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Saturday, December 08, 2012

An Islamic Perspective to the issue of Reparations Maulana Dr Ashraf Dockrat Paper presented on 6 December 2012 DIALOGUE ON REPARATIONS AS A CRITICAL TOOL IN CONFRONTING & DEALING WITH OUR PAST: 4 - 6 DECEMBER 2012 Held at UNISA: Miriam Makeba Auditorium

An Islamic Perspective to the issue of Reparations
Maulana Dr Ashraf Dockrat

Paper presented on 6 December 2012 
Held at UNISA: Miriam Makeba Auditorium

Islam we all know is a religion that can be placed in a continuum with other major faiths in the world. We not only proudly claim those traditions as our own but equally lay claim to the developments in modern philosophical and ethical thinking which have benefited from their interaction with the Islamic tradition during the pre-modern period.

It would therefore be of little benefit to you if I repeat what my colleagues who share this platform today with me have to say. They are by far much more eloquent and penetrating in their analysis of the religious texts and all I want to say is that Muslims can easily, as you may have imagined, draw on symbols and quote texts from their two sources, the Quran and the sayings of the Prophet Muhammad peace be upon him, which echo these. We know that social justice for example emerges as an important theme in these primary texts. The Arabic ‘adl, the term that is most
commonly translated into justice in the Qur’an, means a thoroughgoing right
relationship. Traditions are not hermetic, alternate universes. Voices in the
religious traditions, to greater and lesser degrees, share both assumptions and conclusions with voices in the liberal human rights tradition. In fact, one can discern an increasing convergence in views of transitional justice over the past few years. Each tradition also contains internal disagreements, which indeed drive the tradition’s evolution. Still, it is possible to identify distinct centers of gravity in the two traditions, certain commitments around which most of their members converge, even if they sometimes debate what these commitments mean. It is from these commitments that they engage with other traditions, sometimes finding common ground, sometimes sharpening their differences. Broadly speaking, such an understanding is consistent, I believe, with philosopher Alasdair MacIntyre’s classic definition of tradition as “an historically extended, socially embodied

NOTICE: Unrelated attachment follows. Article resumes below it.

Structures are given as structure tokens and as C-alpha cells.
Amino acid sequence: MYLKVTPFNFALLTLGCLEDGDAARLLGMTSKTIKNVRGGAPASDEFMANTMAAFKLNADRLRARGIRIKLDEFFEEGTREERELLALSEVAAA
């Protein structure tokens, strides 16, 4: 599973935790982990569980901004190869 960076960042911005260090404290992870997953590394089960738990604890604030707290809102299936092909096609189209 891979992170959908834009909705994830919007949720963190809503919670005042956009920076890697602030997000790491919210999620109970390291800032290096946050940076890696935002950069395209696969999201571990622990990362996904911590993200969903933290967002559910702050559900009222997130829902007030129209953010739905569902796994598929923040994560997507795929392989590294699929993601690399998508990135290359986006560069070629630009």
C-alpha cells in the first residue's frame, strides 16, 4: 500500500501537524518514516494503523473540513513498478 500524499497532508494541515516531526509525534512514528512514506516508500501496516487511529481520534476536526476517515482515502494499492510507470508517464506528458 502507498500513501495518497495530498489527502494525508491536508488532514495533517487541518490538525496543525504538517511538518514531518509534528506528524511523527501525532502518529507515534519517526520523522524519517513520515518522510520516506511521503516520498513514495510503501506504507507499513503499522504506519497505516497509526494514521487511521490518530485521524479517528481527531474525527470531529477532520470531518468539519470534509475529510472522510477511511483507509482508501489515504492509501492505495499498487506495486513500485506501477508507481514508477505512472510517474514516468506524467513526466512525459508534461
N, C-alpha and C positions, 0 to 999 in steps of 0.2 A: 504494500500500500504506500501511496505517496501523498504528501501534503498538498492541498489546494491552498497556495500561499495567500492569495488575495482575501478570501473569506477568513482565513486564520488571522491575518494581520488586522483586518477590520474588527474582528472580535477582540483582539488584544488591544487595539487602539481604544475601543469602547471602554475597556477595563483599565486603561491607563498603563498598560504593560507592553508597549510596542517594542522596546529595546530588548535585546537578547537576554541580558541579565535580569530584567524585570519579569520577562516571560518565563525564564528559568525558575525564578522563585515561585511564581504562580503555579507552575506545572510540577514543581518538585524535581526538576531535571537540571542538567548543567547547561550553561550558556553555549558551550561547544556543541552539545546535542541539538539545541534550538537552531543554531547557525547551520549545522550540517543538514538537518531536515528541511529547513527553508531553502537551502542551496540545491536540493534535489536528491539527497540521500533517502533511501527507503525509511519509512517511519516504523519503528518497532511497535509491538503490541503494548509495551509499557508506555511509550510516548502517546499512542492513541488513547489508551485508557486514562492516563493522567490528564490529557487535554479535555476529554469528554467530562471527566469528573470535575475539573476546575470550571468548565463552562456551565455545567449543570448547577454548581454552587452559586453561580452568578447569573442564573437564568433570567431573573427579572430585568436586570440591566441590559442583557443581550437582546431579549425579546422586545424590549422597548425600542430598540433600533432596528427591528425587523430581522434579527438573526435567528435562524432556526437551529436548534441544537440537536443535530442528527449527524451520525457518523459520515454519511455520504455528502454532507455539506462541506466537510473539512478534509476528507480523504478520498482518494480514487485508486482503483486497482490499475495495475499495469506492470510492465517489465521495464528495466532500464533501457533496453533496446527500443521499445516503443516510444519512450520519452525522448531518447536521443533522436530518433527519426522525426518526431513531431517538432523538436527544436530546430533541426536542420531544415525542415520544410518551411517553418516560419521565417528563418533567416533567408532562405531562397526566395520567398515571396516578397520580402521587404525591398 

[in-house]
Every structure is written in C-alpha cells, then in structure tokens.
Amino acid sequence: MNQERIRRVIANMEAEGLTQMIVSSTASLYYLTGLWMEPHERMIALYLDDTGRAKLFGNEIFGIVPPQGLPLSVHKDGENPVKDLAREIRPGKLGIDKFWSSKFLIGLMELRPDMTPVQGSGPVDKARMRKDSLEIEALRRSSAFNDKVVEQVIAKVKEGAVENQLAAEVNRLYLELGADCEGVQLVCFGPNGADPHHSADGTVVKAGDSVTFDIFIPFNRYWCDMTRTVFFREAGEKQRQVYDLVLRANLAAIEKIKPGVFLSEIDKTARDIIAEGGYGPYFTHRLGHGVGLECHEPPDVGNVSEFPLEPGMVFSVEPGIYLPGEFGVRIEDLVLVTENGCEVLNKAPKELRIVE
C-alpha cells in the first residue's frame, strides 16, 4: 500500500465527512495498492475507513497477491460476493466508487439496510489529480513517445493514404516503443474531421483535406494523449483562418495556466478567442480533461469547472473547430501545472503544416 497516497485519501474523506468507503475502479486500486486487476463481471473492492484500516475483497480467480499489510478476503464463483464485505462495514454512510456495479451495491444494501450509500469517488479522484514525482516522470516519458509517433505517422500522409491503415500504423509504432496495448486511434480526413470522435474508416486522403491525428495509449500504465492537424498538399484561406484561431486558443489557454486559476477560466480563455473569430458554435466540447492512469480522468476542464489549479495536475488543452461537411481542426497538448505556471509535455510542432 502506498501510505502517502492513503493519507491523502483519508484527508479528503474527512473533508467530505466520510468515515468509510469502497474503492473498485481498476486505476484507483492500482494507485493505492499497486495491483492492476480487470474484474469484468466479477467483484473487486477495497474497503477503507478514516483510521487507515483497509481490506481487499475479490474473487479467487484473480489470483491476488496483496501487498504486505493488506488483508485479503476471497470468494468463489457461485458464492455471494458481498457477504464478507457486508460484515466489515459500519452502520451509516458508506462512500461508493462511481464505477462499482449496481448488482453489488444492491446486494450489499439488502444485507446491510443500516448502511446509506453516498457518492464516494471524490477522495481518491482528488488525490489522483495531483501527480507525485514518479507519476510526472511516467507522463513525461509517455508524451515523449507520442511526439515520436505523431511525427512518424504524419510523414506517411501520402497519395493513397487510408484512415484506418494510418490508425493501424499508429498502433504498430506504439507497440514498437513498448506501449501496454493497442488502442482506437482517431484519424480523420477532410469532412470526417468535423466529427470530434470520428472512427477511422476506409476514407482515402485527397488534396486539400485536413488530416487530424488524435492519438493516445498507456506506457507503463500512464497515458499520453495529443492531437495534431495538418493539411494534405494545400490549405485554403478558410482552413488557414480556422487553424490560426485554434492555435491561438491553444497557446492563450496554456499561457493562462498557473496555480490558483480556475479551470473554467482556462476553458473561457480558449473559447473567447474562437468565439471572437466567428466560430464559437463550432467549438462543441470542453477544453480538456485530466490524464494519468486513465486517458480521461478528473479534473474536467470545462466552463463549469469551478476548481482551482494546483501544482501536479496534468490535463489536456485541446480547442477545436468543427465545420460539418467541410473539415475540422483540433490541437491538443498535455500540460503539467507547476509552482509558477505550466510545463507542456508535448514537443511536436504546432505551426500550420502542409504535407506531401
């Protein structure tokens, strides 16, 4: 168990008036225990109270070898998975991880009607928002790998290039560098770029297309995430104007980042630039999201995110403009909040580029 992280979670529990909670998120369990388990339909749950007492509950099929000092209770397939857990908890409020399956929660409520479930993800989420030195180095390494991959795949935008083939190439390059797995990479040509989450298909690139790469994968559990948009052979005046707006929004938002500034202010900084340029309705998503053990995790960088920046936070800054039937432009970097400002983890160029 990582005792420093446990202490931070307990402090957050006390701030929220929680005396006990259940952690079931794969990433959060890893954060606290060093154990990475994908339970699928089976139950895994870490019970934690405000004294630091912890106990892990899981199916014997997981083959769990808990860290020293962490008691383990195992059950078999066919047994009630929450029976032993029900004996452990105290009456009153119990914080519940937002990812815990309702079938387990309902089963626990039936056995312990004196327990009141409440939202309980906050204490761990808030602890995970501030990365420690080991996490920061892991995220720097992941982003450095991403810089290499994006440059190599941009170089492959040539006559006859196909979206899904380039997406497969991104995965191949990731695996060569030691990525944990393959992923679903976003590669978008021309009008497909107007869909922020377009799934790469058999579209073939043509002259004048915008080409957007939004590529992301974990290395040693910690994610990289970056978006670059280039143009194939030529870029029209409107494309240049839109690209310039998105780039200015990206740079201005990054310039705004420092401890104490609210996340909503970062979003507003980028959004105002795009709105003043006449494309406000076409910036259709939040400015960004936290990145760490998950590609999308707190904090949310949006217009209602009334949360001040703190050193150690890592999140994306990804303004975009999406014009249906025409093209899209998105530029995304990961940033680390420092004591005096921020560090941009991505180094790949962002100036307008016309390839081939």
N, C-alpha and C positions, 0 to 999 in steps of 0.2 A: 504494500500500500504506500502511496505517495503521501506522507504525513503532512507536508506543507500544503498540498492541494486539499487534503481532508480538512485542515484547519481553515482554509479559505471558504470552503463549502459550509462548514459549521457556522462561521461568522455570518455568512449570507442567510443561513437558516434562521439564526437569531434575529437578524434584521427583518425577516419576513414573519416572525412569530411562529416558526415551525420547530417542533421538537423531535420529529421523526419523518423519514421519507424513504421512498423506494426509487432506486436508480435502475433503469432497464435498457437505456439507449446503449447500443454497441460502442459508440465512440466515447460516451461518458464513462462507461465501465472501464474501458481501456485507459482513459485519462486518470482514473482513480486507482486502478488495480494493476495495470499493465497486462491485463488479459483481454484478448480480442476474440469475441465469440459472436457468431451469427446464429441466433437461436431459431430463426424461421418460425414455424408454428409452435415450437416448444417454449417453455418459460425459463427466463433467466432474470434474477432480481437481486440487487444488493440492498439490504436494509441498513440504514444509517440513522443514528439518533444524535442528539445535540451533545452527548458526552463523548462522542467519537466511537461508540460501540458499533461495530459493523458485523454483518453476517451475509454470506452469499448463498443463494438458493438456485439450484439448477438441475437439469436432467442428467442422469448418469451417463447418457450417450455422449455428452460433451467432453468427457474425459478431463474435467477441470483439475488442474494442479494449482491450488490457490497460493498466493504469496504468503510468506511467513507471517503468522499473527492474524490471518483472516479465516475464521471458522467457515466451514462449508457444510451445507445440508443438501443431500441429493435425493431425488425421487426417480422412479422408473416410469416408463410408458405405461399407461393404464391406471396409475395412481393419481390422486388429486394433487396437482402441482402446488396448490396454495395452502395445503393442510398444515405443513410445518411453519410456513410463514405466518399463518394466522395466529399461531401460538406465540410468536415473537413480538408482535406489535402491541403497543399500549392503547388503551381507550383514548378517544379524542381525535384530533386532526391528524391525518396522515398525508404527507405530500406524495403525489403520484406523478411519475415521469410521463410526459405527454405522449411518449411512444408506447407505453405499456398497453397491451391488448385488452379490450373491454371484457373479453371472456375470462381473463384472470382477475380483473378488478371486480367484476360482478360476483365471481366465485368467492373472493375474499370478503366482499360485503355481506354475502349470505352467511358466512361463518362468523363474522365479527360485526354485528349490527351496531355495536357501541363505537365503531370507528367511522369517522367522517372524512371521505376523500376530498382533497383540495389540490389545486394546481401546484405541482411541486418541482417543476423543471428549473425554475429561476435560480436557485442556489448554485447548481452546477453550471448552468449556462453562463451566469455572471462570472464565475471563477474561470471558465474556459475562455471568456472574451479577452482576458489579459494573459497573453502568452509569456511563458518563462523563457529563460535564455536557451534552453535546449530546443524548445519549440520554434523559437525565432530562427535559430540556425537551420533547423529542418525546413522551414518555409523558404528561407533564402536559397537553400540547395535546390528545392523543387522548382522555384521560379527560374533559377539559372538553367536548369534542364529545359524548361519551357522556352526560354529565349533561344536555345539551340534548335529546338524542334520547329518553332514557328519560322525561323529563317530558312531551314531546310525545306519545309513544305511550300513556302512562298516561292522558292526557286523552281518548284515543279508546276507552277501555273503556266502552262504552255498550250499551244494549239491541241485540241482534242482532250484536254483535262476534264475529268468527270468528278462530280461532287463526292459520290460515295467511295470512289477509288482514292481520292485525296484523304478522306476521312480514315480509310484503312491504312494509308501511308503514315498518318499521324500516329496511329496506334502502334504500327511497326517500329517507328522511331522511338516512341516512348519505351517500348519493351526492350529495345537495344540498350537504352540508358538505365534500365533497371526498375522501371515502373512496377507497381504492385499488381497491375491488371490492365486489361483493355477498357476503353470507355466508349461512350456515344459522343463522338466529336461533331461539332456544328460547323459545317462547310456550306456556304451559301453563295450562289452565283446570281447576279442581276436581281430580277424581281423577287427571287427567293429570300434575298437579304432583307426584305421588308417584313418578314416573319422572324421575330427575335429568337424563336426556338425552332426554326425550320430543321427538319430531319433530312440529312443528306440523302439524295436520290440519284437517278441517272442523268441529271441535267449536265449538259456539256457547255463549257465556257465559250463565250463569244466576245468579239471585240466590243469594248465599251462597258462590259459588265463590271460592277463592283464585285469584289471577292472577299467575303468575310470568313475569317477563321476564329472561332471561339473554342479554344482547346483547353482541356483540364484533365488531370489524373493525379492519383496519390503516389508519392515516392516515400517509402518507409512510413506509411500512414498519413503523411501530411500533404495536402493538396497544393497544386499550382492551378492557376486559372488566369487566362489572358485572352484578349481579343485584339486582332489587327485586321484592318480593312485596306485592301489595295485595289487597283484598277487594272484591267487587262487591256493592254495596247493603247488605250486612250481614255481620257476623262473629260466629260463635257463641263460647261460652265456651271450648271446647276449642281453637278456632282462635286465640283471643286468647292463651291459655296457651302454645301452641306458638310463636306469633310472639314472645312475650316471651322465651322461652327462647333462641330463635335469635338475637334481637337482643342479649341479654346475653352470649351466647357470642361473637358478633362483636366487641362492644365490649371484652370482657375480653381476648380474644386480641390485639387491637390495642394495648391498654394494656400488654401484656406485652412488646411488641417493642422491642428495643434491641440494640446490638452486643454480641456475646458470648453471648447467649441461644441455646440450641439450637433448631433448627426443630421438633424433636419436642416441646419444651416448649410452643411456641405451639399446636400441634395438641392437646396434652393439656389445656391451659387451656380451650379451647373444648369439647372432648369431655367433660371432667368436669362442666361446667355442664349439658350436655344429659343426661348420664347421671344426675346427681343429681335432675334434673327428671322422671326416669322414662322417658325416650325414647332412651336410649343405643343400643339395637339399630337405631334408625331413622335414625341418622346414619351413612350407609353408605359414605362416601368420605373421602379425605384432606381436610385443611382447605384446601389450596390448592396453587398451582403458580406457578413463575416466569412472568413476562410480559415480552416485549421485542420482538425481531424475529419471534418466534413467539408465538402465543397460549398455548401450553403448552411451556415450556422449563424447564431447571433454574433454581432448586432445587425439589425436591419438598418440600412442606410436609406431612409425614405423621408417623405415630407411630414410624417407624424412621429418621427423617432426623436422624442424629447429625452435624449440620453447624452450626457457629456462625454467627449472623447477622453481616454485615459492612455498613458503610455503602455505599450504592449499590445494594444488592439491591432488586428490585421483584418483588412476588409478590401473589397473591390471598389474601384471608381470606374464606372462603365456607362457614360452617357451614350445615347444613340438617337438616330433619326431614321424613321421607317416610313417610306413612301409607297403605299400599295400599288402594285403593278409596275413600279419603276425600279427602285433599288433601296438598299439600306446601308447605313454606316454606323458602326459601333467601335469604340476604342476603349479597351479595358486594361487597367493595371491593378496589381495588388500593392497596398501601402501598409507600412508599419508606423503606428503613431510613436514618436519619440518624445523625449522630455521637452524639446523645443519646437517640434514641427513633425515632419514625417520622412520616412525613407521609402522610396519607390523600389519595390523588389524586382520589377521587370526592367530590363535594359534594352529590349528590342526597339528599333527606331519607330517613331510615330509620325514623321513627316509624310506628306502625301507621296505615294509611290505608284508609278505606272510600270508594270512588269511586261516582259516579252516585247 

What this panel manifest is the rise of “public religion in the modern world,” to use the phrase of sociologist Jose Casanova. Confounding apostles of the secularization thesis that dominated the social sciences and humanities for decades, public, political religion is global in its impact and diverse in its valences. I hope that this paper, prepared at short notice, will contribute to that diversity.

The approach I would like to take this morning is more of a shariah and legal based one. Typically it would stress even more strongly the value of
punishment for bringing about the Rechtstaat – a political order based on the rule of law, human rights, and democracy. Under shariah rule the  preferred institution is the trial. The Islamic legal system or Jurisprudence contains I would contend, a number of what the legist have called “qawaid fiqhiyyah” or legal maxims which have a direct bearing on our discussion on reparations. What are the “qawaid fiqhiyyah” or legal principals (legal maxims) and why are they important when considering the Islamic legal position on an issue such as reparations?

Islamic tradition, developed a number of juristic tools and set for itself a methodology by which the jurist-consult or the mujtahid would approach the Quran, hadith, analogy (in the face of a growing number of similar questions which had precedent in the Quran and Prophetic example), the opinions of the companions and the consensus of scholars. In later times, and in order to ease the task of the jurist-consult, scholars derived a number of maxims which they used to guide their decisions on issues they faced. The Ottoman rulers supported the compilation of these Qwaid fiqhiyyah or legal maxims in order to make the work of their jurists and judges in the sprawling Muslim lands easier. Today we see a growing interest in the purposes and aims of shariah law-the maqasid or underlying purposes of the law due to a number of factors. Amongst these is the fact that Muslims often find themselves having to explain the rationale for their own substantive law based on the dominant legal system which has some under the influence of a rights based legal philosophy and secondly the possibilities that a maqasid based approach has for further ijtihad and legal thinking into modern day issues. The protection of life, the protection of honour, the protection of the mind, the protection of property, the preservation of religion are all some of the essential/ultimate maqasid or aims/purposes of the shariah- the Islamic legal system.
Together with these the qawaid fiqhiyyah (juristic maxims) provide us with the most innovative and exciting possibilities to analyse an issue such as reparations which is under discussion here today.  

A Legal Perspective on Remedies in Transitioning Societies”,  Professor Adv. Chitengi Sipho Justin; a DAAD Scholar & Advocate of the High Court in Zambia identifies some: